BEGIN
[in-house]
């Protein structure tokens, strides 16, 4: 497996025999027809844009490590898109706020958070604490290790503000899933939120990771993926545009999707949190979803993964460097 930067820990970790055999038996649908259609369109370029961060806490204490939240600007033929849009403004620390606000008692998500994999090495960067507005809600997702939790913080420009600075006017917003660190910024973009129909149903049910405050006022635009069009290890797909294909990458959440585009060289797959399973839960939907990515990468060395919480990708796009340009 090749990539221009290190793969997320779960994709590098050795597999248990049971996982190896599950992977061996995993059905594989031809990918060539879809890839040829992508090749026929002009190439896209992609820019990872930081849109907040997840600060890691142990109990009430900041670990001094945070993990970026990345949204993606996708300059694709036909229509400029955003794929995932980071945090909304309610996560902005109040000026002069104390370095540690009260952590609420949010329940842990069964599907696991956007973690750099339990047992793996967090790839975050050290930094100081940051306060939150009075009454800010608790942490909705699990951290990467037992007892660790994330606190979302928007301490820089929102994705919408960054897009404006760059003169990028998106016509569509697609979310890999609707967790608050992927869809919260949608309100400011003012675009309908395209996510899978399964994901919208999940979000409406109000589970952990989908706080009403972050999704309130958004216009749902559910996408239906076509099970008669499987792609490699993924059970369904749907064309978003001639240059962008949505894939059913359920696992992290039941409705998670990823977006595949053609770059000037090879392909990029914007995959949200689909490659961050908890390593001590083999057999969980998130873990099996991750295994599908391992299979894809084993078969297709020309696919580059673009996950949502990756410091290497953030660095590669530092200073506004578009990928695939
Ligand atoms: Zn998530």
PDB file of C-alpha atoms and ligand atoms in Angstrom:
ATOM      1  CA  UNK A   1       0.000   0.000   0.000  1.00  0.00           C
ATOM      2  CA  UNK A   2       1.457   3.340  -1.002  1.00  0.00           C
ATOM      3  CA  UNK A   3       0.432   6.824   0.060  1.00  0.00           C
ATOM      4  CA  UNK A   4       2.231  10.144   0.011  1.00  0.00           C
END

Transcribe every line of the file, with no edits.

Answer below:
[in-house]
């Protein structure tokens, strides 16, 4: 497996025999027809844009490590898109706020958070604490290790503000899933939120990771993926545009999707949190979803993964460097 930067820990970790055999038996649908259609369109370029961060806490204490939240600007033929849009403004620390606000008692998500994999090495960067507005809600997702939790913080420009600075006017917003660190910024973009129909149903049910405050006022635009069009290890797909294909990458959440585009060289797959399973839960939907990515990468060395919480990708796009340009 090749990539221009290190793969997320779960994709590098050795597999248990049971996982190896599950992977061996995993059905594989031809990918060539879809890839040829992508090749026929002009190439896209992609820019990872930081849109907040997840600060890691142990109990009430900041670990001094945070993990970026990345949204993606996708300059694709036909229509400029955003794929995932980071945090909304309610996560902005109040000026002069104390370095540690009260952590609420949010329940842990069964599907696991956007973690750099339990047992793996967090790839975050050290930094100081940051306060939150009075009454800010608790942490909705699990951290990467037992007892660790994330606190979302928007301490820089929102994705919408960054897009404006760059003169990028998106016509569509697609979310890999609707967790608050992927869809919260949608309100400011003012675009309908395209996510899978399964994901919208999940979000409406109000589970952990989908706080009403972050999704309130958004216009749902559910996408239906076509099970008669499987792609490699993924059970369904749907064309978003001639240059962008949505894939059913359920696992992290039941409705998670990823977006595949053609770059000037090879392909990029914007995959949200689909490659961050908890390593001590083999057999969980998130873990099996991750295994599908391992299979894809084993078969297709020309696919580059673009996950949502990756410091290497953030660095590669530092200073506004578009990928695939
Ligand atoms: Zn998530």
PDB file of C-alpha atoms and ligand atoms in Angstrom:
ATOM      1  CA  UNK A   1       0.000   0.000   0.000  1.00  0.00           C
ATOM      2  CA  UNK A   2       1.457   3.340  -1.002  1.00  0.00           C
ATOM      3  CA  UNK A   3       0.432   6.824   0.060  1.00  0.00           C
ATOM      4  CA  UNK A   4       2.231  10.144   0.011  1.00  0.00           C